"Building software is more like creating a work of art, it requires creativity in design and ample craftsmanship to complete. Software remains malleable, often illogical, and incomplete forever. Agile software development is based on fundamental changes to what we considered essential to software development ten years ago." - Don Wells
The Art of Coding
Coding is an activity that has parallels with many others, but is also unique. It is similar to many artistic pursuits in that one can speak of beautiful code or ugly code, but unlike art it also has a functional purpose. It is similar to architecture in that one builds something that others will use, and indeed the concept of design patterns crosses over between the two disciplines. However coding is functional while remaining completely abstract, and the ability to automate individual processes that coding supports has more in common with fields such as electrical engineering. The overlap with mathematics and robotics is also strong, but software engineering or coding stands alone amongst these disciplines in the way in which it manages to be at once both abstract and functional.
Computer code is a language of instructions, a language that one might use to give precise instructions to a child incapable of independent thought and lacking in common sense; and yet a child with herculean abilities when it comes to repeating simple operations at speed. Facing errors and problems when coding may make the programmer feel stupid or inadequate, but really it is the computer that is inadequate; as any sufficiently advanced technology should be indistinguishable from magic. Ideally computers would just understand natural language with all it's ambiguity. At the moment they do not, and we are left with logical code that can quickly become painfully complex. Complexity is the project killer, and there are a series of heuristics that can help you manage it.
These heuristics are often referred to as code smells, and there are many of them particularly when we consider object oriented programming. However they start simple enough, and each smell is generally paired with a refactoring that will help address the problem:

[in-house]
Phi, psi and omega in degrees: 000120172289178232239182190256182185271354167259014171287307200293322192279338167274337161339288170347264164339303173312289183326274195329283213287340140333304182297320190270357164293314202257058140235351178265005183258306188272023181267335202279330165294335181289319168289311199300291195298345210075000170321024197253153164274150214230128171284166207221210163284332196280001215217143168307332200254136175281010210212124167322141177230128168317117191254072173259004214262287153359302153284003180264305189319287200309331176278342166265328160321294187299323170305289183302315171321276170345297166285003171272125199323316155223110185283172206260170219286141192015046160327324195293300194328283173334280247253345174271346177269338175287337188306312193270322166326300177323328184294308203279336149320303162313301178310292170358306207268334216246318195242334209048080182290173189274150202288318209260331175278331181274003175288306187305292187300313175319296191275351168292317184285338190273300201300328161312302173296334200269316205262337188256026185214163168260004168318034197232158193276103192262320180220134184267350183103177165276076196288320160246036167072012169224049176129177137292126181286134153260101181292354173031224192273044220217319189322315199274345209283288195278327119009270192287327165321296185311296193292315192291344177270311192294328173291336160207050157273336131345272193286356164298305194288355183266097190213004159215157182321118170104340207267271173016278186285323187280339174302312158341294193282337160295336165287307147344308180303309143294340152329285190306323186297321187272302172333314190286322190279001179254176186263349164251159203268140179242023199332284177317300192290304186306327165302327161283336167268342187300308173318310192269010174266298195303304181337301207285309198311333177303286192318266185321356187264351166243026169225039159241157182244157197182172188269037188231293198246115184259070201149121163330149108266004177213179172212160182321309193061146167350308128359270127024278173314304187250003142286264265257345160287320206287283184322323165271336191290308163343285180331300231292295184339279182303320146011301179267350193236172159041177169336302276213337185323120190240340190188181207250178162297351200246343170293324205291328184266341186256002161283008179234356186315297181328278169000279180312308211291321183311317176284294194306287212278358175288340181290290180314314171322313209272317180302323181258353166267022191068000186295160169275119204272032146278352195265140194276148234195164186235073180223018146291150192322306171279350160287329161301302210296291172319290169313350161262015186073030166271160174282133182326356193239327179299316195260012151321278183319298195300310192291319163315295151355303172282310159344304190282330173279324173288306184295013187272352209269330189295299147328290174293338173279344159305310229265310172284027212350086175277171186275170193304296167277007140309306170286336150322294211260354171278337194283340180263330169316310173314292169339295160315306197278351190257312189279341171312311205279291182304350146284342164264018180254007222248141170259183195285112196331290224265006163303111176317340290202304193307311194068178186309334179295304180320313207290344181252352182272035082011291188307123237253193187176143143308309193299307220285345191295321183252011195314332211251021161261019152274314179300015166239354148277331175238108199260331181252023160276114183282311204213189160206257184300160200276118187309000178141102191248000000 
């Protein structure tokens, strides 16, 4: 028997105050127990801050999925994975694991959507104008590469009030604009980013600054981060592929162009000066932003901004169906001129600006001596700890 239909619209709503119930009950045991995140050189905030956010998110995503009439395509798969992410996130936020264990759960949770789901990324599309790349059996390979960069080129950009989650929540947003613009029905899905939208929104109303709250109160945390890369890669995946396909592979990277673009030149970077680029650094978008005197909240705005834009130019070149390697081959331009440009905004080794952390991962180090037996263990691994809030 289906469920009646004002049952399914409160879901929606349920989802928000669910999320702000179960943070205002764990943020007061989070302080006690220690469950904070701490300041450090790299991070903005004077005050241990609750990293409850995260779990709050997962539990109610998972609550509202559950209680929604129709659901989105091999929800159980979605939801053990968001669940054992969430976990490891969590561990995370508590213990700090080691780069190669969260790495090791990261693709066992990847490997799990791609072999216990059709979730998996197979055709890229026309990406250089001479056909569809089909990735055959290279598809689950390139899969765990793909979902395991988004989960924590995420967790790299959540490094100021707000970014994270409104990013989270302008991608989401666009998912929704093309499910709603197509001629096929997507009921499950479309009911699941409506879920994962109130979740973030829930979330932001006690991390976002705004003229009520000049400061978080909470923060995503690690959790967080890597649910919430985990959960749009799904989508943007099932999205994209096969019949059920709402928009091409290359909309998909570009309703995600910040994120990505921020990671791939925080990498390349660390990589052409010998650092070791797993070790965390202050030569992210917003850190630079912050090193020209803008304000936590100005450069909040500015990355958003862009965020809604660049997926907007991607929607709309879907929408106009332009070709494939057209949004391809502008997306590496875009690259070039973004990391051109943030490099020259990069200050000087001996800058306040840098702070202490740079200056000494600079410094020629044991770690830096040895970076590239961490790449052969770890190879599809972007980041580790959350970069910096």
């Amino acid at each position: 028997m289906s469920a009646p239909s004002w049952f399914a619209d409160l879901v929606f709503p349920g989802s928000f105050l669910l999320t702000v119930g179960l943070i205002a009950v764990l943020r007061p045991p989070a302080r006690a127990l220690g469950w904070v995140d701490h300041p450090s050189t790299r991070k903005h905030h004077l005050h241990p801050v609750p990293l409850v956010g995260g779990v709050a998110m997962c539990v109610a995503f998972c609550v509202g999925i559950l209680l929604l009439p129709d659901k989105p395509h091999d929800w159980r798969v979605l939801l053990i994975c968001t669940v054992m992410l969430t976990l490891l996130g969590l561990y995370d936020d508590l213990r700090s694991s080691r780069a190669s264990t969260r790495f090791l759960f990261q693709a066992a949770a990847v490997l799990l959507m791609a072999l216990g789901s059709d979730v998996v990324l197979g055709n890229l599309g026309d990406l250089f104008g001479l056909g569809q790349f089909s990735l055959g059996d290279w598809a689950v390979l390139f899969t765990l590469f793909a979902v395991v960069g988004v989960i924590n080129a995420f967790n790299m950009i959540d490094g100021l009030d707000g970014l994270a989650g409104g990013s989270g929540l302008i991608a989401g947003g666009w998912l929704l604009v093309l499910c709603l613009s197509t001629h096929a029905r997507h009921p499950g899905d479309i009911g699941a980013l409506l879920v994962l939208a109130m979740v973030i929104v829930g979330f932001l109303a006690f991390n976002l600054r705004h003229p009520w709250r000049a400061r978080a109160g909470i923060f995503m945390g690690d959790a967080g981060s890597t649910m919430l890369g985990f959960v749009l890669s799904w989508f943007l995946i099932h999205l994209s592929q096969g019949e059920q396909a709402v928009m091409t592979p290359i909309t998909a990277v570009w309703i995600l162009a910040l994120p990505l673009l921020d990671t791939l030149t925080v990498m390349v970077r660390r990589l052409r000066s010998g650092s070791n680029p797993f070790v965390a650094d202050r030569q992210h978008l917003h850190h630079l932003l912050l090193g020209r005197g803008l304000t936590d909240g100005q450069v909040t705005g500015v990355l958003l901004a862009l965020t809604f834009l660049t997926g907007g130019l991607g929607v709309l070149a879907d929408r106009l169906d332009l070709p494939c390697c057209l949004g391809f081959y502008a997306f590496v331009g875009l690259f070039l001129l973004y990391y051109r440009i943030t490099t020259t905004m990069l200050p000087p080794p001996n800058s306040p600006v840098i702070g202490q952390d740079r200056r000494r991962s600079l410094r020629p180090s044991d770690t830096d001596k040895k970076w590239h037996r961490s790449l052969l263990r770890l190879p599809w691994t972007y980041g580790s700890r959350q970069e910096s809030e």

- obscure var/method names --> rename
- long method --> extract method
- repetition (duplicated code) --> extract commonality
- nested control flow, e.g. ifs and loops --> extract method
- magic numbers (constants) --> extract constant
Code smells, like design patterns, come with no guarantees; they are simply the distillation of the wisdom of many countless previous programmers' efforts to manage the complexity explosion that ultimately kills most software projects. Perhaps more important than any particular code smell, refactoring or design pattern is the process of reflecting on your code; whether this is in the shower, as you wait for your tests to finish running or in a formal code review meeting.
The challenge, as alluded to above, is that complexity creeps in and the code that was clear to you in the heat of the moment is confusing and convoluted when considered several months hence or by other coders trying to maintain what you have created. There are many techniques to help with code reflection such as "rubber ducking
", where you try to describe what you are about to code, or what you have coded, to some inanimate object on your desk. Often the process of simply describing what you are stuck on is enough to resolve a problem, whether that is in a text post to a coding forum, or out loud to your cat. Being able to describe to a colleague or friend is the next step, and may give you the added bonus of someone else's wisdom, although you can often feel you are imposing on someone else in this fashion. One way to resolve this is instead of programming alone and crying out for help when stuck, is to collaborate on code via pair programming, small group team programming or mutual code reviews. Either which way, the critical skill to develop is the ability to articulate what you want to achieve with your code and the nature of anything that is blocking you.
The ultimate openness about your code is sharing it open source and allowing yourself to receive help from the wisdom of the crowd. Of course just pushing something open source doesn't immediately bring useful feedback, but having your code open source means that it is trivial to share the full details of what you are doing when you want to get that feedback, and you are contributing back to the work of countless thousands of open source programmers who have contributed to the software that now supports our modern computer connected world. Anything you do on a computer relies on the efforts of those programmers, and by making your code open source you are beginning to pay off the debt you have to those coding comrades. Often one hears things like "I'll just clean up my code first", or "yes we're planning open source". Keeping your code closed is the way to guarantee code rot. Unless there's a strong business reason to keep your code close sourced make open sourcing it a default and you'll find yourself reaping the rewards of being able to take advantage of a planet wide coding team.